“What Magellan wanted, I observed, was two things. One very simple:/ to return from where he departed.” Joe Halls’ ambitious debut collection juxtaposes the journey of Magellan around the world (as chronicled by his navigator, Antonio Pigafetta), and a series of letters to a woman, Cheryl, who has left the speaker. These letters eventually take on the tone of, if not prayers, at least the heartfelt whisperings given after the bedside lamp has been turned off for quite some time.
As the book progresses, these alternations are more and more colored by each other, with the present-day speaker longing after his lost woman the same way wives longed after the sailors on Magellan’s ship, the same way Magellan longed for Spain. Even Cheryl’s illness overlaps with the sufferings of the sailors, losing their health to scurvy: “”(You’re sick, we’re apart & there’s nothing I can do)/ / American(?)/ 5’1”/ up to 80 lbs & gaining/ / Between two hungers you navigate, bravely/ (You’re sick, we’re apart & there’s nothing I can do)”
The speaker keeps “rejecting/ metaphors involving food, traveling along/ / the meridians of my mind, looking for something/ without compare—“ In this way, the physical rift between the speaker of these poems and the wayfaring Cheryl gathers the same tension as the Magellan expedition’s desire toward home port. Characters in both storylines attempt to make the separation bearable. The telephone is at least a meager connection to the speaker’s lost woman, but Magellan’s way to compensate is elaborate and desperate: to build edifices each place they visited using “Christs’s blood mixed/ / into lime mortar then spread across the first cornerstone/ Seville—a Seville wherever he landed–& thus prove/ / he never left that city.”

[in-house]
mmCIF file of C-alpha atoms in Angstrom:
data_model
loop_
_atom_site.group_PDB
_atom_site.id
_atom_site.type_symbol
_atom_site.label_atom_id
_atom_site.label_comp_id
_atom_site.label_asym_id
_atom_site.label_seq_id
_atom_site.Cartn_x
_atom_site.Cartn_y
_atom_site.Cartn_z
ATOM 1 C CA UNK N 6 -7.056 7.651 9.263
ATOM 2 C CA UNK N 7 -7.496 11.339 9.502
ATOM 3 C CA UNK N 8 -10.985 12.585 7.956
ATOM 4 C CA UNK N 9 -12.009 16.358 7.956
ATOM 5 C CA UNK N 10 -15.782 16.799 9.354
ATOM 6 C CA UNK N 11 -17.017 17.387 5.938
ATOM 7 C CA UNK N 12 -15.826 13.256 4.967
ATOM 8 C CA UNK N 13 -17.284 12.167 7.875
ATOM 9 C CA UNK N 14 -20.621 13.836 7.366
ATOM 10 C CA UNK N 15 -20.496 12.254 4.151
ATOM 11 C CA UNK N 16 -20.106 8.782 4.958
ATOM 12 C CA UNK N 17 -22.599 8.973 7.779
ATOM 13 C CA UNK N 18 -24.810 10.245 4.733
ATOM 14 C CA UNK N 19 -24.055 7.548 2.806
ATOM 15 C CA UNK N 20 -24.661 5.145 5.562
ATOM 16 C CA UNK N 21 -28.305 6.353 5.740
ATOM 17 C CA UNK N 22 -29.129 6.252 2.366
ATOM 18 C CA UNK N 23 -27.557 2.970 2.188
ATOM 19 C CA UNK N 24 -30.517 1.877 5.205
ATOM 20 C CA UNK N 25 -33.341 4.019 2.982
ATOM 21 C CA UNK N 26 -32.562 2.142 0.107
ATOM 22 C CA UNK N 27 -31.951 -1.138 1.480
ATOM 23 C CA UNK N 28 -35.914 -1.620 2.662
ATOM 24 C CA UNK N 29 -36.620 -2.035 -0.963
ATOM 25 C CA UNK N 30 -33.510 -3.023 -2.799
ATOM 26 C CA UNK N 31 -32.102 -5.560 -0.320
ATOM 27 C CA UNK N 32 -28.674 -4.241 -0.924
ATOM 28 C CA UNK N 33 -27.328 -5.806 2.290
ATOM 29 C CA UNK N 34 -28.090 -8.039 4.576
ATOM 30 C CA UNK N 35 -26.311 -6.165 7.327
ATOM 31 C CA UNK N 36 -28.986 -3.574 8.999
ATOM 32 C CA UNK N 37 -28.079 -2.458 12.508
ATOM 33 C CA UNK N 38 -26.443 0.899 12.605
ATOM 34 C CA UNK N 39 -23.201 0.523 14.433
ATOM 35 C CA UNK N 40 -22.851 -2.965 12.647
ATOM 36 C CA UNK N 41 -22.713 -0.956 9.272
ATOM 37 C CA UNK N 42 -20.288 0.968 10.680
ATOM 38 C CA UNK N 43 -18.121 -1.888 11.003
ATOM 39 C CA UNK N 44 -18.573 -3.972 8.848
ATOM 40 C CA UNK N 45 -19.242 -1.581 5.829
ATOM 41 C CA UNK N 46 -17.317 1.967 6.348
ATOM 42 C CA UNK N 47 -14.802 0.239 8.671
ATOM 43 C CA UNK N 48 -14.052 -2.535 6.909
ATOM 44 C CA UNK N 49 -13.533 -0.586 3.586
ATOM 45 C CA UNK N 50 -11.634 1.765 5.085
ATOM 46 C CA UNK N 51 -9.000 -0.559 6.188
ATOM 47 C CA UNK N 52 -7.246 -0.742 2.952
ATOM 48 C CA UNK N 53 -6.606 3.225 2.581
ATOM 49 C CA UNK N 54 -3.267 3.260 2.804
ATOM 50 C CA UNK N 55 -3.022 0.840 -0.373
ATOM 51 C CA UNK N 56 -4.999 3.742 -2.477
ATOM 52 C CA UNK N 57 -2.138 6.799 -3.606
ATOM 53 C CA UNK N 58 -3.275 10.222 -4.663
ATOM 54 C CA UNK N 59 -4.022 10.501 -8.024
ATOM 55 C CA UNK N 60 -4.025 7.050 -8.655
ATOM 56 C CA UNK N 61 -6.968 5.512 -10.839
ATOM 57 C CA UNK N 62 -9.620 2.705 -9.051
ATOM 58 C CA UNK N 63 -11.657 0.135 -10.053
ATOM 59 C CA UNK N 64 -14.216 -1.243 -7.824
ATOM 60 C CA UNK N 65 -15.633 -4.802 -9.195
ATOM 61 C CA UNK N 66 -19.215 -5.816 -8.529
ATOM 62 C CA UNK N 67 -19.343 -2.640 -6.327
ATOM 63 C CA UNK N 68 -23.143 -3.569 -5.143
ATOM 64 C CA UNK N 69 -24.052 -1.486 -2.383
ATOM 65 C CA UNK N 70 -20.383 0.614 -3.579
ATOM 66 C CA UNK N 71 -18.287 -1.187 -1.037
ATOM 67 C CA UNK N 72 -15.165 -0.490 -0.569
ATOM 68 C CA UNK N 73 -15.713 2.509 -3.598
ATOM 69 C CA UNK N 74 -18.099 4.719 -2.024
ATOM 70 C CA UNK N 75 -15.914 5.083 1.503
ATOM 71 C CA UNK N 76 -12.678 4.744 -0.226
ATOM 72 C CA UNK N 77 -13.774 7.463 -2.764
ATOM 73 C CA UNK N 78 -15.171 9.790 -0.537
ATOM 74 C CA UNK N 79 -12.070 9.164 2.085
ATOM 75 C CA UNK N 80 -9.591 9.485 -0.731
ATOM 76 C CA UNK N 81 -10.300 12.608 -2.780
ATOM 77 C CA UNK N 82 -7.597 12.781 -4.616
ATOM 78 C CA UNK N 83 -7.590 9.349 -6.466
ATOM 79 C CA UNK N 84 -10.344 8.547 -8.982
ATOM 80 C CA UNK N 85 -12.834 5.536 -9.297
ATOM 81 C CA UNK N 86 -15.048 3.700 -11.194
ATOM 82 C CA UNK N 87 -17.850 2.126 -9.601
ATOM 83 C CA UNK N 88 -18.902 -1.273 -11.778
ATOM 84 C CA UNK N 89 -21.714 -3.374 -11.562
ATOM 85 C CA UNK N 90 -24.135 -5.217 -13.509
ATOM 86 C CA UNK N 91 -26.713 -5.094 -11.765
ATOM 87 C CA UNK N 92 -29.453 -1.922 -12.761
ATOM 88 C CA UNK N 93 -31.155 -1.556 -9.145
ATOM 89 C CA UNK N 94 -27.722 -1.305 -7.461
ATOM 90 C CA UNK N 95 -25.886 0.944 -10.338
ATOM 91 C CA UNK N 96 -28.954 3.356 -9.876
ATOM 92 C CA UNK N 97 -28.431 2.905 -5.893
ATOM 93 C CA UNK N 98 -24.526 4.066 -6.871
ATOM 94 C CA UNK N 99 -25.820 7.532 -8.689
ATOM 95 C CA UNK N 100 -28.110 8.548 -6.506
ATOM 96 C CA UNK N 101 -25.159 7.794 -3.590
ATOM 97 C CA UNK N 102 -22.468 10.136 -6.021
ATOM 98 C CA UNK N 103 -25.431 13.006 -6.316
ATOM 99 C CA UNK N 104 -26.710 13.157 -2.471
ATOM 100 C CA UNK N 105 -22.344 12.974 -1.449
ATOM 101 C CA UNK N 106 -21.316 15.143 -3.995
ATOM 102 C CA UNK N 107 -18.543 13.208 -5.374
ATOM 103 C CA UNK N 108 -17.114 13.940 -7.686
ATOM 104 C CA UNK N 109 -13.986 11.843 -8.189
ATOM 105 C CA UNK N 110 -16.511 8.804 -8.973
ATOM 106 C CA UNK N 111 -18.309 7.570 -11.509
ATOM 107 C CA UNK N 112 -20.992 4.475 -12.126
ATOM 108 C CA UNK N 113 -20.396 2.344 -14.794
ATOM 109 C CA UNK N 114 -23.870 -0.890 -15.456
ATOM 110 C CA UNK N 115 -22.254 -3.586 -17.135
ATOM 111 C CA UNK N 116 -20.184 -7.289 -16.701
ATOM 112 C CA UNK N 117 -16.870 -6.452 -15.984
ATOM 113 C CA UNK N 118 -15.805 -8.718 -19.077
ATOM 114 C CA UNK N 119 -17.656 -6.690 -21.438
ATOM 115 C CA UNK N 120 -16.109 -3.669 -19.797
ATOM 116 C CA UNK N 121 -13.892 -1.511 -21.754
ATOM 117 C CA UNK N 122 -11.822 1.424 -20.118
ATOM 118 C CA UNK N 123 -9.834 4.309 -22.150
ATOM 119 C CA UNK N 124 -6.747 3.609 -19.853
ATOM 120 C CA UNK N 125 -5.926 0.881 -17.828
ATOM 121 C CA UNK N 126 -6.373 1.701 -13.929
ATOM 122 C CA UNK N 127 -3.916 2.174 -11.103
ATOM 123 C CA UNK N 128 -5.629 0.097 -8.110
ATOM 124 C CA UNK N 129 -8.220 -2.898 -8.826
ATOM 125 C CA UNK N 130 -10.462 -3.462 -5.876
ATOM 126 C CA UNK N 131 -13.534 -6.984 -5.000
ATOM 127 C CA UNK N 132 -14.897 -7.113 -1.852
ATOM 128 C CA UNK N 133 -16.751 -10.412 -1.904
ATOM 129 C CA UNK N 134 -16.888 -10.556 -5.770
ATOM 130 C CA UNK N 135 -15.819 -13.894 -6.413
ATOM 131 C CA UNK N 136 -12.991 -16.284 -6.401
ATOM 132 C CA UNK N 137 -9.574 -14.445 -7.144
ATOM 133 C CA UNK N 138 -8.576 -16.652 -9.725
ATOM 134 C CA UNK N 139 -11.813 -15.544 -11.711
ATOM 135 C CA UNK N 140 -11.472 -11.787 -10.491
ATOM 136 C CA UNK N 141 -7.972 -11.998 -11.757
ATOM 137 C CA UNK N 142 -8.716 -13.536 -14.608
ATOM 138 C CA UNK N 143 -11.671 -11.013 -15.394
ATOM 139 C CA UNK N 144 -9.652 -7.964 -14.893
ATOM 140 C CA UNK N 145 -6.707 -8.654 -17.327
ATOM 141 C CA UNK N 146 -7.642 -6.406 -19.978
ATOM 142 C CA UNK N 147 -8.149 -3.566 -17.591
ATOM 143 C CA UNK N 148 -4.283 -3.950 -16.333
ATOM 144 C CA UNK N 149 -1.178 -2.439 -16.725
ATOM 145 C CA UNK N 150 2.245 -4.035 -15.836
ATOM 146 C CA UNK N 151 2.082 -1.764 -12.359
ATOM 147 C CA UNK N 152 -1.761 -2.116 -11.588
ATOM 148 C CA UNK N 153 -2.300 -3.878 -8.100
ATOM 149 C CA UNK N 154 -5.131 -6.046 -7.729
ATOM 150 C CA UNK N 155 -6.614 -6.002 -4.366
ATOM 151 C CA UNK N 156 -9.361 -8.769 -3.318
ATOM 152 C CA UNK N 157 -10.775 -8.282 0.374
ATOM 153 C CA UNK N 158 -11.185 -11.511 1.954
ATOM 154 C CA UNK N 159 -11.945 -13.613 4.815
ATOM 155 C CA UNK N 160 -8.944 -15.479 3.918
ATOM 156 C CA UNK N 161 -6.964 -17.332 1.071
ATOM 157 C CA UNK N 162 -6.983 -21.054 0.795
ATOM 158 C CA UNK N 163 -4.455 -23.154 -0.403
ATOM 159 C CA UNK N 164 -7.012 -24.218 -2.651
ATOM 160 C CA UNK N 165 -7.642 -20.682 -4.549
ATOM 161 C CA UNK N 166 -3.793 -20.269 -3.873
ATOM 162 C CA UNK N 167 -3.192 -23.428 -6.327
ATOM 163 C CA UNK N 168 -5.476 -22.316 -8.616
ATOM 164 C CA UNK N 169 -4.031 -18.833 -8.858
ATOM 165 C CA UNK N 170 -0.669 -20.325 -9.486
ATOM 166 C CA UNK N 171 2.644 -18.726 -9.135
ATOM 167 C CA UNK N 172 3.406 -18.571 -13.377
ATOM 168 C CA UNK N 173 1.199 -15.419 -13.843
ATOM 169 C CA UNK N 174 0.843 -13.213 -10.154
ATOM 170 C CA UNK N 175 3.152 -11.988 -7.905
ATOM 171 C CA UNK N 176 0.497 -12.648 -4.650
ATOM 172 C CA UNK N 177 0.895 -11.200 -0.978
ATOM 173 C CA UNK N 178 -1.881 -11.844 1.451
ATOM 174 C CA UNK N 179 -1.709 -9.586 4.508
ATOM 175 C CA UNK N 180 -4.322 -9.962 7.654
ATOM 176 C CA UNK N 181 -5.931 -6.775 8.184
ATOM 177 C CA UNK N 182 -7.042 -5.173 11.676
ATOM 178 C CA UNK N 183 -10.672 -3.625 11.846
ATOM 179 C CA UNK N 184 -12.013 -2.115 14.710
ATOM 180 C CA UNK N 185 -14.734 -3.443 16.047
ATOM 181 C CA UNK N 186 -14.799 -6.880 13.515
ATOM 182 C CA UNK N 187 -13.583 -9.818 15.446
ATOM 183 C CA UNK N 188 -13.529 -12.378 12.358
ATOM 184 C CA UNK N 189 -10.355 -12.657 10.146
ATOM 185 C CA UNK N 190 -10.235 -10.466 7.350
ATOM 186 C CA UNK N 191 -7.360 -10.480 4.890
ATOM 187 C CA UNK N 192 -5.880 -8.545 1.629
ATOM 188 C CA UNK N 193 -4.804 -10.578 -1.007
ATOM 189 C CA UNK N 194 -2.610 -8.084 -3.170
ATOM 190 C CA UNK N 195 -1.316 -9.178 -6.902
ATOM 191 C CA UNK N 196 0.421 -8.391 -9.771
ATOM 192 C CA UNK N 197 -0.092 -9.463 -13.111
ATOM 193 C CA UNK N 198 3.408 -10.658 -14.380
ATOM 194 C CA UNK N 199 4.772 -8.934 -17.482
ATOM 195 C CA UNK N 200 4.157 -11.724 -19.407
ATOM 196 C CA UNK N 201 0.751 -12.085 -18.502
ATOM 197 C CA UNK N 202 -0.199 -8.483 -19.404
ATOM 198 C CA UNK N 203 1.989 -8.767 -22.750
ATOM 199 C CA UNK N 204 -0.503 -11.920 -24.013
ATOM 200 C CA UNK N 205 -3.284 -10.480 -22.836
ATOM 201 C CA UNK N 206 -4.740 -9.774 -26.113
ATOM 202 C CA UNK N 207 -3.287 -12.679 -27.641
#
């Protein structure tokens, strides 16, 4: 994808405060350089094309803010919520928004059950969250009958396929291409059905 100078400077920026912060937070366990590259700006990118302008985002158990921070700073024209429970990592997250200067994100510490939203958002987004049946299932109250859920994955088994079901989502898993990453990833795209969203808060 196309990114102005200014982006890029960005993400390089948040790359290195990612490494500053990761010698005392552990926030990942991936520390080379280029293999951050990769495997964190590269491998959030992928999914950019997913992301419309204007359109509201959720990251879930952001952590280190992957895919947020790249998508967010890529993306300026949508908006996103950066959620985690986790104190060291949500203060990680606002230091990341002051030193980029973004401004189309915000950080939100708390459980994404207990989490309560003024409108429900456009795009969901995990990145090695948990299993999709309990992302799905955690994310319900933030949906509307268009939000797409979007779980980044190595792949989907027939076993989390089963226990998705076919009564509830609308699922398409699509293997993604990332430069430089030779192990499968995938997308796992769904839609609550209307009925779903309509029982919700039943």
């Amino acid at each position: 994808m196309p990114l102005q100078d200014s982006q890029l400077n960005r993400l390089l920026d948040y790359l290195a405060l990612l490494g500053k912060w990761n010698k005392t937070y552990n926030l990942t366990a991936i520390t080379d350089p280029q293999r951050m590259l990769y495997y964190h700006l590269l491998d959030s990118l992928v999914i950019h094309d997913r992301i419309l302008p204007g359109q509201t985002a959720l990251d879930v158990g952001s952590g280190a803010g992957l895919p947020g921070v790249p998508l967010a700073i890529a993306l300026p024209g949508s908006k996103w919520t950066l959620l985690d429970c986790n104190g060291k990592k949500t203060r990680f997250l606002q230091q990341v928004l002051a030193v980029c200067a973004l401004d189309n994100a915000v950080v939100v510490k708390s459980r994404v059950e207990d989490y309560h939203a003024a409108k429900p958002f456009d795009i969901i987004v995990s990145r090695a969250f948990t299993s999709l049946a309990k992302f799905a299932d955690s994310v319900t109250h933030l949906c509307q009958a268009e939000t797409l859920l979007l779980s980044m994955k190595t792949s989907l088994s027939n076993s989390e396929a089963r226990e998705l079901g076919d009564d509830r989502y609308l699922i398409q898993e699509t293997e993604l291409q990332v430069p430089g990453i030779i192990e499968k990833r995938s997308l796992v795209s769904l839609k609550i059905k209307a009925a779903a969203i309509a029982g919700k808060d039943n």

And as the characters that occupy this book try to find other ways to contact what’s been cut off from them, it’s the longing that somehow forms the bridge. With language both startlingly clear and disarmingly vulnerable, Joe Hall’s book occupies the space on the map between ship and port, between separated lovers; is the narrowing gap between a priest’s anointing thumb and the forehead of the one soon to be—in that waited-for connection—blessed at last.
David Blomenberg is a former Poetry Editor of Sycamore Review. He lives, works, and writes in Indianapolis.